Geylang Serai stall offers briyani with less guilt

Geylang Serai stall offers briyani with less guilt

SINGAPORE - A healthier version of chicken briyani has become even more beneficial to the body.

To begin with, the dish of chicken and rice cooked in spices that is offered by Azizah in Geylang Serai Market and Food Centre is prepared in the Pakistani style.

This means it is whipped up using more tomatoes, fewer spices and less oil, said

Mr Noshad Yaqoob, 48, a Singaporean whose father came here from Pakistan and whose mother was Singaporean.

He runs the stall in the food centre at Block 1, Geylang Serai, off Sims Avenue, with his wife, Madam Sitara Jabeen Mohamed Miskeen, 43, who is from Pakistan.

Instead of following the traditional way of using ghee - which is high in saturated fat - Mr Noshad uses low-fat milk and yogurt.

This adds calcium to the dish and also reduces the amount of saturated fat.

When consumed, saturated fat is converted into low-density lipoprotein cholesterol, or "bad" cholesterol, which is distributed through the blood to tissues to make hormones.

When in excess, it is deposited on artery walls, narrowing the arteries and raises a person's risk of heart disease and stroke.

Mr Noshad has gone two steps further since joining the Healthier Hawker Programme, which was launched at the food centre by the Health Promotion Board (HPB) in April last year. The other food centres in the programme are Yuhua Market and Hawker Centre, Eunos Crescent Market and Food Centre, Haig Road Market and Cooked Food Centre and Marine Terrace Market and Food Centre.

Mr Noshad now uses oil that contains less saturated fat and more unsaturated fat.

Unsaturated fat is converted into high-density lipoprotein cholesterol, or "good" cholesterol, which gets rid of "bad" cholesterol in the bloodstream.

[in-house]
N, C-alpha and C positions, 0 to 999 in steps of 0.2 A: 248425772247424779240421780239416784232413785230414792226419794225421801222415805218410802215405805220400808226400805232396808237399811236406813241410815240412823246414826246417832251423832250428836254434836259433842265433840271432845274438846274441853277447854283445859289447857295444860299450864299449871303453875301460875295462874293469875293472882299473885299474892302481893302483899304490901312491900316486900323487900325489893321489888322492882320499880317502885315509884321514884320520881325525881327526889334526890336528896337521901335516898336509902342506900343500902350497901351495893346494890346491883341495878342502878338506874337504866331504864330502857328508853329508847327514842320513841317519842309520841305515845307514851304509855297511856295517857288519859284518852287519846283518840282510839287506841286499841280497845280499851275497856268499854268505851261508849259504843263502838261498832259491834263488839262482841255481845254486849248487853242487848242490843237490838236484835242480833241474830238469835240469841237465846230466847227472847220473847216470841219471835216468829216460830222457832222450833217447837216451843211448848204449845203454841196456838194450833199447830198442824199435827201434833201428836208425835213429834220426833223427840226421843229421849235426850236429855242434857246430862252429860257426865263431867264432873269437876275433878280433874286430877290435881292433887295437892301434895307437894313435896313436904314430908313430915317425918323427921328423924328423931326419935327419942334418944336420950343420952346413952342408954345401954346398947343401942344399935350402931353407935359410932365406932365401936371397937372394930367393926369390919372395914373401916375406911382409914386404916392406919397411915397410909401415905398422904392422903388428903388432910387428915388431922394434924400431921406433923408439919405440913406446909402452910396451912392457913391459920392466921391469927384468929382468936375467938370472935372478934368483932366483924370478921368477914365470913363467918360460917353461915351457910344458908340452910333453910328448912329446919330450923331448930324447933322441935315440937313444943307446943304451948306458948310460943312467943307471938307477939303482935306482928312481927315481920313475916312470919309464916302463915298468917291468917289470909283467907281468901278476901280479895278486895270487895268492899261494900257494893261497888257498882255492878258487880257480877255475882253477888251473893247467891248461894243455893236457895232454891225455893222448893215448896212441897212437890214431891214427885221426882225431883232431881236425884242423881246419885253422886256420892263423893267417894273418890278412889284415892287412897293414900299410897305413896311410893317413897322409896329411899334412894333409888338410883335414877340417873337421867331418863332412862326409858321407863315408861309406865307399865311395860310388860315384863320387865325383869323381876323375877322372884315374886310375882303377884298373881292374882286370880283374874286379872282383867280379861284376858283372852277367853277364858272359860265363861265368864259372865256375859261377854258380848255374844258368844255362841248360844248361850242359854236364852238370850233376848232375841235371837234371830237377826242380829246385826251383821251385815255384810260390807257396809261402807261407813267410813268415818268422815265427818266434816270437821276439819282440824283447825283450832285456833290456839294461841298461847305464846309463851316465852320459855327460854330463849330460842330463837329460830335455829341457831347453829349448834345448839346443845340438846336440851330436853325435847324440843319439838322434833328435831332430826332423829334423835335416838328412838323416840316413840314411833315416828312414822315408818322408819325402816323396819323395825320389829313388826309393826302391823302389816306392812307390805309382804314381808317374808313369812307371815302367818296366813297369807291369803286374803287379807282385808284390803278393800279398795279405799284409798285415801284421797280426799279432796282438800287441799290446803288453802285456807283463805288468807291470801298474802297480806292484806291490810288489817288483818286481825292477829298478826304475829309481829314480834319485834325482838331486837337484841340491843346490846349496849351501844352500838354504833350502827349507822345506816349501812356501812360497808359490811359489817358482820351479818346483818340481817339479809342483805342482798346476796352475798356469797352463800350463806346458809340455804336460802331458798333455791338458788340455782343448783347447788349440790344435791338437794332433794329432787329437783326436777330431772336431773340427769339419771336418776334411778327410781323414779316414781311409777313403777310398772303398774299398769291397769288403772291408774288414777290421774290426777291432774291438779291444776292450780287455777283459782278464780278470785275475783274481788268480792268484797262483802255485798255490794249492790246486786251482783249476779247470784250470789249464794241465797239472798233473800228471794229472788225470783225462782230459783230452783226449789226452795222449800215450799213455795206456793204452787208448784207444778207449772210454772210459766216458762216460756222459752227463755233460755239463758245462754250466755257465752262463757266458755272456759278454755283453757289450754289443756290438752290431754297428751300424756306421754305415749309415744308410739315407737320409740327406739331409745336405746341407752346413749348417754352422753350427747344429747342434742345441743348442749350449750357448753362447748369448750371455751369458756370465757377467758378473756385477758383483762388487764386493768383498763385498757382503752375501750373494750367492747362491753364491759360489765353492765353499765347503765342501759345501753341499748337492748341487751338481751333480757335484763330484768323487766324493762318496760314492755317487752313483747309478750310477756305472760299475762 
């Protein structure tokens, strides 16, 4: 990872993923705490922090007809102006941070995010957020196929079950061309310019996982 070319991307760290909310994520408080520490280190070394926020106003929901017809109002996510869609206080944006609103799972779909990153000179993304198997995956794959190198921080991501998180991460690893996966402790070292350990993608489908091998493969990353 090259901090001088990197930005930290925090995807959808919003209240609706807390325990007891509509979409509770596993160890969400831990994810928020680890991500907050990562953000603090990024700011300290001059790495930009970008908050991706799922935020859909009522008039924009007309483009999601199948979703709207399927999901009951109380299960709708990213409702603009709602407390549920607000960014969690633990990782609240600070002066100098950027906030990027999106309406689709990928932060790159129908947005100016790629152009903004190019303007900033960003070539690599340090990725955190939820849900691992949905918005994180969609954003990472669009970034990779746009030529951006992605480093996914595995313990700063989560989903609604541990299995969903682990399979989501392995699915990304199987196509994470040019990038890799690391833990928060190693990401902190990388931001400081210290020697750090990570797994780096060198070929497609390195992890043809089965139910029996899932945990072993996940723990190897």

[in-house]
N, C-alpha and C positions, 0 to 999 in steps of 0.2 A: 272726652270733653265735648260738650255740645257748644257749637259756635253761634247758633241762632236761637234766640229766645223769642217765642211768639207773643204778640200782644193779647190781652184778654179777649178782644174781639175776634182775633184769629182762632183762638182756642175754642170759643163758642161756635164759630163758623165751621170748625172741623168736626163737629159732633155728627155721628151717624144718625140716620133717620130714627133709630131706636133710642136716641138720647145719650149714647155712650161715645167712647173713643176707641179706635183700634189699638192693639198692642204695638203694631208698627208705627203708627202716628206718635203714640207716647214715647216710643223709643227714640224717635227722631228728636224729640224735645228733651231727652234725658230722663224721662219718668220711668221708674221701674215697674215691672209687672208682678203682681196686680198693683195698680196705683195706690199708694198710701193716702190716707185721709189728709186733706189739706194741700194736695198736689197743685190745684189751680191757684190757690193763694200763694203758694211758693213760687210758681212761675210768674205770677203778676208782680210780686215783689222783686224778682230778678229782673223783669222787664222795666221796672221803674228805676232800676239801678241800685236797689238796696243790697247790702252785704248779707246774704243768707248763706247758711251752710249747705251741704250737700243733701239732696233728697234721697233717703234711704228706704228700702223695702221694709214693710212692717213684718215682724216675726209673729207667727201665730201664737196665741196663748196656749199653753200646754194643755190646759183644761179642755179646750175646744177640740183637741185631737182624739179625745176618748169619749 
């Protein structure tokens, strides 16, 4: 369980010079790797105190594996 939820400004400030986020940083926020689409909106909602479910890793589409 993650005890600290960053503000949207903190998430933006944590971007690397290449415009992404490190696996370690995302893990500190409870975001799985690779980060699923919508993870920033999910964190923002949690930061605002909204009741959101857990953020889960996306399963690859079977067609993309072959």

He now also boils the basmati rice using water containing low-sodium salt than regular salt, before draining the water and cooking the rice again.

Consuming too much sodium has been linked to a higher risk of developing high blood pressure, which, in turn, increases a person's risk of heart disease and stroke.

This step makes it easier for the rice to absorb the low-fat milk, yogurt and the flavour of the spices, Mr Noshad said.

The rice was indeed moist but just slightly spicy and not oily - like the chicken curry.

The chicken was tender and tasty, and the dhal (lentil) curry complemented it.

The serving was generous for $5.50 a plate.

Mutton briyani is also available at the same price.

Mr Noshad was prompted to switch to healthier ingredients because of his customers' - as well as his own - growing awareness of the importance of health. Both his parents had heart problems.

The father of five children aged between eight and 24 said: "In the past, people didn't care about salt and cholesterol. Nowadays, people are more health conscious.

"We want customers to eat healthily too. You need health, then you can earn money. If you are unhealthy, even having $10 million is of no use."

Going the healthy route has brought about a win-win situation - it has also translated into healthy sales.

Business has since grown by about 20 per cent, Mr Noshad estimated.

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